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Top Scots rail project faces funding buffers

News Value-for-money question leaves four bidders waiting on £30m extension scheme

THE BIDS of four contractors hoping to win one of Scotland's largest rail projects are in the balance following a funding row.

Balfour Beatty, Carillion, Sir Robert McAlpine and Kvaerner, which has linked up with First Engineering to bid for the 5 km Hamilton-Larkhall extension, were chosen by client Railtrack from a list of eight in February.

All submitted bids at the beginning of July.

Each has spent an estimated £250,000 working up bids for the Public Private Partnership scheme, set to cost more than £30 million.

But the Scottish Executive (formerly the Scottish of fice), which had pledged £5 million towards the link, has delayed giving the go-ahead because it wants assurances from the Strathclyde Passenger Transport Authority (SPTA) that the scheme will provide value for money.

if those assurances are not given, the project could be axed unless alternative funding methods are found.

The final decision rests with Scotland's First Minister, Donald Dewar. A Scottish Executive spokeswoman said it could not say when Mr Dewar would give his verdict.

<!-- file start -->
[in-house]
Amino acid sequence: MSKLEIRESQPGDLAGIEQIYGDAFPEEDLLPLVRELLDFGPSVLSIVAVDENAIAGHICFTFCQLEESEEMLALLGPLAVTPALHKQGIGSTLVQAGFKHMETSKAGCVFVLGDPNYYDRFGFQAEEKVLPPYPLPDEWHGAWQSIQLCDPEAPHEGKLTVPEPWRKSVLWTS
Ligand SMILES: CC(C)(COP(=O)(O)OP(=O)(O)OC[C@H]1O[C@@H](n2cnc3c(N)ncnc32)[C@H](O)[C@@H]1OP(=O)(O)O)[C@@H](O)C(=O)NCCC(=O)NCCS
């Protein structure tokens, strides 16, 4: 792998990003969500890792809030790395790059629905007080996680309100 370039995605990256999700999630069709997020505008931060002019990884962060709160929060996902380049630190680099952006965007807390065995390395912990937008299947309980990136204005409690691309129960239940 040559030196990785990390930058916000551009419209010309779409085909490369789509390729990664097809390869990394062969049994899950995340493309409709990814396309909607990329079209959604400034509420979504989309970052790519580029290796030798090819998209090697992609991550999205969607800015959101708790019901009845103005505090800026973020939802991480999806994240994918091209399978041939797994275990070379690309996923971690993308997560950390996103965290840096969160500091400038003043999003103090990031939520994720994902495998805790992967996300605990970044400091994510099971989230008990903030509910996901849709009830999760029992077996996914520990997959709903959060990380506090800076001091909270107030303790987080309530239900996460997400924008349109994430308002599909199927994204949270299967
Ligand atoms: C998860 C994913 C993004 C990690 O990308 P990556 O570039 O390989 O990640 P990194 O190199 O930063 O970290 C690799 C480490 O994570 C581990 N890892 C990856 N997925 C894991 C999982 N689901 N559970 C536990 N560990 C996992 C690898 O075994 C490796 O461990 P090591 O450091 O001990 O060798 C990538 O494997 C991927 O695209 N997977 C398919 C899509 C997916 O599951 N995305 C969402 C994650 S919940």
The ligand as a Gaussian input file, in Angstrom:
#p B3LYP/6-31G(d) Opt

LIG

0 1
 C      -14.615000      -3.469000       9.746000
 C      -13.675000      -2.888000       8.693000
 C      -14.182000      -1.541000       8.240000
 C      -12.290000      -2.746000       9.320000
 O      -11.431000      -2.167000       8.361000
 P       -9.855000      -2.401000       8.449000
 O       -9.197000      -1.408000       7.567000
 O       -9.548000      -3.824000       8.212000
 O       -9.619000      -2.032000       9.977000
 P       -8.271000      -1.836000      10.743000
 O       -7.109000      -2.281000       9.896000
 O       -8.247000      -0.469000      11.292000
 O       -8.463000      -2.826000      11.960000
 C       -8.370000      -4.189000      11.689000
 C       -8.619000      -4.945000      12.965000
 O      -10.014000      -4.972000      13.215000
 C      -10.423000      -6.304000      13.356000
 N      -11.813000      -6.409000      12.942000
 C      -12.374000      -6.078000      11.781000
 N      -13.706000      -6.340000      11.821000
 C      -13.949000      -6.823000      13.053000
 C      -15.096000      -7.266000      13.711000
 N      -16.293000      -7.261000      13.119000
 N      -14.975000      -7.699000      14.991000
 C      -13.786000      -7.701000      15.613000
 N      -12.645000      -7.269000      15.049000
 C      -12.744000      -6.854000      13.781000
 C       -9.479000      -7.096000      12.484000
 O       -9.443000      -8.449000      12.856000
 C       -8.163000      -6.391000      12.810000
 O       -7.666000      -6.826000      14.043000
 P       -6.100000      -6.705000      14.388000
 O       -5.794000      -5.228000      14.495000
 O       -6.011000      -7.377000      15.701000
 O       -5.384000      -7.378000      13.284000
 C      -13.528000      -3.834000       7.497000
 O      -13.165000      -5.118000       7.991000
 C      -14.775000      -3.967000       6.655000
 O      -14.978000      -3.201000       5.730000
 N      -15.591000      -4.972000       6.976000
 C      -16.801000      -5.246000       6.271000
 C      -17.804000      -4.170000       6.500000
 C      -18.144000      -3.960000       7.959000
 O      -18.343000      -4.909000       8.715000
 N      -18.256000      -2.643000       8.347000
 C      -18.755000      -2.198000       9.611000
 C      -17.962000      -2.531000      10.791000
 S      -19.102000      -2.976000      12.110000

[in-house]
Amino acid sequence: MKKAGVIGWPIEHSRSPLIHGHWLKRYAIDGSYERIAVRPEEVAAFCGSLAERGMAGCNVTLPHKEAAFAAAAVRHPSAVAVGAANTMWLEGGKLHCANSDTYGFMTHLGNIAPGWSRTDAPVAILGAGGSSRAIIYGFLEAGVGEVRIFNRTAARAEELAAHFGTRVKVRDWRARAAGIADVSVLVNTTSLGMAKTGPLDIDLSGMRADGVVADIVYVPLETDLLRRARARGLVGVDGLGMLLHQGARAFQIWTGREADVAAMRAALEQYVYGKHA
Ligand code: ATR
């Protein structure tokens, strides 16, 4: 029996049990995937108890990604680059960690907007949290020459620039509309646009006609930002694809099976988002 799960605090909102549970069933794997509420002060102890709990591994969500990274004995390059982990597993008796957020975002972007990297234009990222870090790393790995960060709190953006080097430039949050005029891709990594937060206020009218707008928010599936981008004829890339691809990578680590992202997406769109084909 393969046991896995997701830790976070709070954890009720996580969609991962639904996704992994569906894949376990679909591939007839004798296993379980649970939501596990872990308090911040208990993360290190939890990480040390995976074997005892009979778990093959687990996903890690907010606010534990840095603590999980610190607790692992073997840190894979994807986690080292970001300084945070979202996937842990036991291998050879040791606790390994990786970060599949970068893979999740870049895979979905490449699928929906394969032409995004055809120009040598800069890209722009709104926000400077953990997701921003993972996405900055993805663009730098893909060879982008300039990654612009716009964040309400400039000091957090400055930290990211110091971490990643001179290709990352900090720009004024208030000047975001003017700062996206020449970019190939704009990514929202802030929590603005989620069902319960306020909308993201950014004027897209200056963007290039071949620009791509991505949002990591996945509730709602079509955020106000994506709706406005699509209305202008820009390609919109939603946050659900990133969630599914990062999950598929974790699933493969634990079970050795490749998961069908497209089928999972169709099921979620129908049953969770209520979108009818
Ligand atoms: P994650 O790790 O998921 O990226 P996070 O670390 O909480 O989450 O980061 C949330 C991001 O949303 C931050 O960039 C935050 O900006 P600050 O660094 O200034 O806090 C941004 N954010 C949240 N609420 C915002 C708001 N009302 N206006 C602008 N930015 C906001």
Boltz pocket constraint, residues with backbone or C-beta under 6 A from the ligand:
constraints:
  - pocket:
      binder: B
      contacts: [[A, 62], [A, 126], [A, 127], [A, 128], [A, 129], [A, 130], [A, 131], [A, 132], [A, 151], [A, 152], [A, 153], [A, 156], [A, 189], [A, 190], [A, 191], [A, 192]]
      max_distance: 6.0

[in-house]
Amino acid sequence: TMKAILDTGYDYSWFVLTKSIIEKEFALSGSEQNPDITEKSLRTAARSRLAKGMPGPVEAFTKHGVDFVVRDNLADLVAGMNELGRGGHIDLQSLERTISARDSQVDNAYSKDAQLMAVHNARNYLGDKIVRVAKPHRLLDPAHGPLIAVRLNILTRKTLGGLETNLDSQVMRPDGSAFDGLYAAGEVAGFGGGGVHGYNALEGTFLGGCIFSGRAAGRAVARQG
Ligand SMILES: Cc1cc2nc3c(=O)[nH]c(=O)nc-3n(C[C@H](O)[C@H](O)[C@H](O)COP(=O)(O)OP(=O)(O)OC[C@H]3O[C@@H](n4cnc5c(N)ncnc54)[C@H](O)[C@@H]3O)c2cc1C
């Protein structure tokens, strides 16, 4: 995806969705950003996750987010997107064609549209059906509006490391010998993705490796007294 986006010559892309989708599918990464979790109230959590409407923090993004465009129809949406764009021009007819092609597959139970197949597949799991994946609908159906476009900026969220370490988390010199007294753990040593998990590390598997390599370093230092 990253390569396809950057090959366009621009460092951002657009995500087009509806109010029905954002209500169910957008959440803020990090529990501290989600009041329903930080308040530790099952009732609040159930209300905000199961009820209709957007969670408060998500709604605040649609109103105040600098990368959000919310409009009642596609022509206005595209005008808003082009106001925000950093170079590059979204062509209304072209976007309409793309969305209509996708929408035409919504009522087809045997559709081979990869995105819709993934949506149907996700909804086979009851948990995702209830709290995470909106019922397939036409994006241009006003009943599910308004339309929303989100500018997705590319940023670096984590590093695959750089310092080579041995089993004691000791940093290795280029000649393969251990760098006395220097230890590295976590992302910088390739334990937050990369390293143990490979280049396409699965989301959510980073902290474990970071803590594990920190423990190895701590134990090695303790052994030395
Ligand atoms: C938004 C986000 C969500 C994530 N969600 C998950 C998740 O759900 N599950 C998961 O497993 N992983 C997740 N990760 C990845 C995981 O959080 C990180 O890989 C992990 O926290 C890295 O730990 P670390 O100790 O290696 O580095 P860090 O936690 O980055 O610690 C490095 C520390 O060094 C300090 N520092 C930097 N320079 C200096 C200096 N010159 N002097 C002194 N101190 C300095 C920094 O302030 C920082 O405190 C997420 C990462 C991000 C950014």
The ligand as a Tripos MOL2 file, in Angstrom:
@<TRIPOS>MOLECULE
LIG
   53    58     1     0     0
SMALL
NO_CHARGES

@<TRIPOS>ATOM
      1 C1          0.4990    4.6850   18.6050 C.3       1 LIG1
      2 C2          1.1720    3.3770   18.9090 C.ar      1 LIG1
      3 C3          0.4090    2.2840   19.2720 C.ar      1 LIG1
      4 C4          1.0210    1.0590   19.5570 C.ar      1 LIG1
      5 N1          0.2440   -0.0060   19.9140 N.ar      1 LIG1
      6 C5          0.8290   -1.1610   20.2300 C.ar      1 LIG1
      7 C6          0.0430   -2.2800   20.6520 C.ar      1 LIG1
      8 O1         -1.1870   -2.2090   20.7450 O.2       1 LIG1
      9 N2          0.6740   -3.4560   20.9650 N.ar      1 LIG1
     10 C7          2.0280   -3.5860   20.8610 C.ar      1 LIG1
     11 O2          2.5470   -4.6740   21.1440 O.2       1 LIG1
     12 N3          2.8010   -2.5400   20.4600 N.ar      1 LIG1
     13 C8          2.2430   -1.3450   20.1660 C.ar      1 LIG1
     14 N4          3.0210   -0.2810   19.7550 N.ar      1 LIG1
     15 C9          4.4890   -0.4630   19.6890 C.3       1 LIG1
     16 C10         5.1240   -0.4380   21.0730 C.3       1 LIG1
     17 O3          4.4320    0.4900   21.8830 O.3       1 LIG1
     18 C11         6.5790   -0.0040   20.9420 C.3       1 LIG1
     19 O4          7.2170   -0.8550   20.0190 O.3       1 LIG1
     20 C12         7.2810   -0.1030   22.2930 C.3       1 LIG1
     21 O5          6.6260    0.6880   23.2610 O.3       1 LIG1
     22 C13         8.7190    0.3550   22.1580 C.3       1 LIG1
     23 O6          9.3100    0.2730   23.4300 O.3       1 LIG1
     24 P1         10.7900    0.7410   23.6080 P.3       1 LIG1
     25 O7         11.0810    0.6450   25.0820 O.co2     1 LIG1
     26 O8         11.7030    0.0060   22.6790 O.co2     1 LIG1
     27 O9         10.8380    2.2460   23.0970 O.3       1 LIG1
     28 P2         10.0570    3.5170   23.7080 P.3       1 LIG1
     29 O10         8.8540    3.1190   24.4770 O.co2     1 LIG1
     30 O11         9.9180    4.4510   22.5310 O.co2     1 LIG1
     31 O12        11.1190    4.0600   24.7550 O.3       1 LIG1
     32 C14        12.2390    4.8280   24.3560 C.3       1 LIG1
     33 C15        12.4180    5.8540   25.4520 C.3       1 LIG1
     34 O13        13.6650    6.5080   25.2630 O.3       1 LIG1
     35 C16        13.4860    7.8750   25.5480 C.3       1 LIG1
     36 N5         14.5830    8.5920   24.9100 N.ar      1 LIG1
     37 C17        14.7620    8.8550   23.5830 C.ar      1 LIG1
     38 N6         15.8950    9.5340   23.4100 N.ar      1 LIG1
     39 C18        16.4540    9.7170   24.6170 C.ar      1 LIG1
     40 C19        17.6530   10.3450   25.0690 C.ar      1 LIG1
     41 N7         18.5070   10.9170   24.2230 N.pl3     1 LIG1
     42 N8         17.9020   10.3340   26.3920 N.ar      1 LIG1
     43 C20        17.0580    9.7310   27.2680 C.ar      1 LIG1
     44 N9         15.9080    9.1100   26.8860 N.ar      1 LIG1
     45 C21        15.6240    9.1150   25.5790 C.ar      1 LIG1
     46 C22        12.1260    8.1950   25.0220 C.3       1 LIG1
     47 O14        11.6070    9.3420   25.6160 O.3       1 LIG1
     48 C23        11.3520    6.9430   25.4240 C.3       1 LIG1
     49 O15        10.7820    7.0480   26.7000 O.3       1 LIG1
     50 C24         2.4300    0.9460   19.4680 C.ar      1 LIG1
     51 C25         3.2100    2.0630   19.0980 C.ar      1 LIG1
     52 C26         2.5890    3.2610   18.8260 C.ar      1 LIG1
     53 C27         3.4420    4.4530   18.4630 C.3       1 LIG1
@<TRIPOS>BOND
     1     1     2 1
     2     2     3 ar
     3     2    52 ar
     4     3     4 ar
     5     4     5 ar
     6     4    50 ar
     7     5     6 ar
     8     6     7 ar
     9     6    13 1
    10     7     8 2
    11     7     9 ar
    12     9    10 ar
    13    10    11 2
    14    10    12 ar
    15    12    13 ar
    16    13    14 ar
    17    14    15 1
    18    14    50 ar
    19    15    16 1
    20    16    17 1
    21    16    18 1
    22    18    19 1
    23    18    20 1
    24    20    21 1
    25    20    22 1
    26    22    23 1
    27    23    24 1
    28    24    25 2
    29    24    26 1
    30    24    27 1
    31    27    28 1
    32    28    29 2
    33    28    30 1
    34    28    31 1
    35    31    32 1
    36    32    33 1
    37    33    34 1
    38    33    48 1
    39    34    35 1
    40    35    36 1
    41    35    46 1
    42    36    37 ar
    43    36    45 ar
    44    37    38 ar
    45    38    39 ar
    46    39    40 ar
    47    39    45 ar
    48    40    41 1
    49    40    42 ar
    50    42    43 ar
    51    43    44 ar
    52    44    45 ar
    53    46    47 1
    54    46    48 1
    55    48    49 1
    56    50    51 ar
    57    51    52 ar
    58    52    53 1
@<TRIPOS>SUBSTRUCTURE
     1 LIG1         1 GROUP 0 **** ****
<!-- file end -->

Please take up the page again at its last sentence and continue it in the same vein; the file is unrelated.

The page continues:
A source at one worried bidder said: 'We're disappointed it has dragged on and there is always a danger it might not go ahead. It's a right mess. We've put our team on to other projects for the moment.'

Railtrack wanted work to begin in June but insiders predict that the scheme is unlikely to start until next summer at the earliest and take a year to complete.

The source added: 'I don't think there's going to be anything this side of Christmas. It will take three months for the winner to provide detailed designs and another three months for approvals.'

To try to prevent the scheme collapsing, the SPTA last month agreed to underwrite Railtrack costs of £400,000 for land purchase and fees. An SPTA spokesman said it believed the Scottish Executive would approve the link but admitted it could take until early next year.

He added: 'The executive wants to make sure all the figures add up but we wouldn't have agreed to underwrite Railtrack's costs if we weren't confident that it will be approved eventually.'